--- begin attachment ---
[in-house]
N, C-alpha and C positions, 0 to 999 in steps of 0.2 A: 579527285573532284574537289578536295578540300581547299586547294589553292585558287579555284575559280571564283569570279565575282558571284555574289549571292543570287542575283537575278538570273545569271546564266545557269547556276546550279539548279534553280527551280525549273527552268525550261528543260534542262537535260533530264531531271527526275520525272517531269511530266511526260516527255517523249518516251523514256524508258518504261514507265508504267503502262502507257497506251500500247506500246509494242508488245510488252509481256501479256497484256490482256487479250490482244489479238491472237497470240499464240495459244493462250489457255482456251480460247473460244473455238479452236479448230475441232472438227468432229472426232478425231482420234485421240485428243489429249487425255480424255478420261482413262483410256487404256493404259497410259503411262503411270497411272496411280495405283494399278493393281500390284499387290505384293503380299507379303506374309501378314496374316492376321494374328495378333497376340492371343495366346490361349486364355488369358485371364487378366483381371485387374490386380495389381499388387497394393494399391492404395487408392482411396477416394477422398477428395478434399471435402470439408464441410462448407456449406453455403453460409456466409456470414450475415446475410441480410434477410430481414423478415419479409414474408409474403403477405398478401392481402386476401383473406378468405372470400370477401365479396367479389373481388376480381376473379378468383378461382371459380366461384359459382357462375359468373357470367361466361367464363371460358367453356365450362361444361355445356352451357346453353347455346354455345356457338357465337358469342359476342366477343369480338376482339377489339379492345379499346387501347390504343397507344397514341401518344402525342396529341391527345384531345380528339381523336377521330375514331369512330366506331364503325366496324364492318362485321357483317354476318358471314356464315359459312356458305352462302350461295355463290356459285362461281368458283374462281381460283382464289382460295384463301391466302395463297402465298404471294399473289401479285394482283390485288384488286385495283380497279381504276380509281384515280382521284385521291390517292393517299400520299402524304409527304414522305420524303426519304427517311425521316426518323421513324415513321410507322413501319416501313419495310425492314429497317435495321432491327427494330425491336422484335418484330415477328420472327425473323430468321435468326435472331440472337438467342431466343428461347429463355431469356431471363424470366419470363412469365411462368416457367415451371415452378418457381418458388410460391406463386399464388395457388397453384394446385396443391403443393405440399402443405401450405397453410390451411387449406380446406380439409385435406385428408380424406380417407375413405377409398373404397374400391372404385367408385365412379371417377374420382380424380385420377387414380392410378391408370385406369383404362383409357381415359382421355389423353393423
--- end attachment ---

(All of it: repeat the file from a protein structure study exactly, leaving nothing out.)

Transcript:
[in-house]
N, C-alpha and C positions, 0 to 999 in steps of 0.2 A: 579527285573532284574537289578536295578540300581547299586547294589553292585558287579555284575559280571564283569570279565575282558571284555574289549571292543570287542575283537575278538570273545569271546564266545557269547556276546550279539548279534553280527551280525549273527552268525550261528543260534542262537535260533530264531531271527526275520525272517531269511530266511526260516527255517523249518516251523514256524508258518504261514507265508504267503502262502507257497506251500500247506500246509494242508488245510488252509481256501479256497484256490482256487479250490482244489479238491472237497470240499464240495459244493462250489457255482456251480460247473460244473455238479452236479448230475441232472438227468432229472426232478425231482420234485421240485428243489429249487425255480424255478420261482413262483410256487404256493404259497410259503411262503411270497411272496411280495405283494399278493393281500390284499387290505384293503380299507379303506374309501378314496374316492376321494374328495378333497376340492371343495366346490361349486364355488369358485371364487378366483381371485387374490386380495389381499388387497394393494399391492404395487408392482411396477416394477422398477428395478434399471435402470439408464441410462448407456449406453455403453460409456466409456470414450475415446475410441480410434477410430481414423478415419479409414474408409474403403477405398478401392481402386476401383473406378468405372470400370477401365479396367479389373481388376480381376473379378468383378461382371459380366461384359459382357462375359468373357470367361466361367464363371460358367453356365450362361444361355445356352451357346453353347455346354455345356457338357465337358469342359476342366477343369480338376482339377489339379492345379499346387501347390504343397507344397514341401518344402525342396529341391527345384531345380528339381523336377521330375514331369512330366506331364503325366496324364492318362485321357483317354476318358471314356464315359459312356458305352462302350461295355463290356459285362461281368458283374462281381460283382464289382460295384463301391466302395463297402465298404471294399473289401479285394482283390485288384488286385495283380497279381504276380509281384515280382521284385521291390517292393517299400520299402524304409527304414522305420524303426519304427517311425521316426518323421513324415513321410507322413501319416501313419495310425492314429497317435495321432491327427494330425491336422484335418484330415477328420472327425473323430468321435468326435472331440472337438467342431466343428461347429463355431469356431471363424470366419470363412469365411462368416457367415451371415452378418457381418458388410460391406463386399464388395457388397453384394446385396443391403443393405440399402443405401450405397453410390451411387449406380446406380439409385435406385428408380424406380417407375413405377409398373404397374400391372404385367408385365412379371417377374420382380424380385420377387414380392410378391408370385406369383404362383409357381415359382421355389423353393423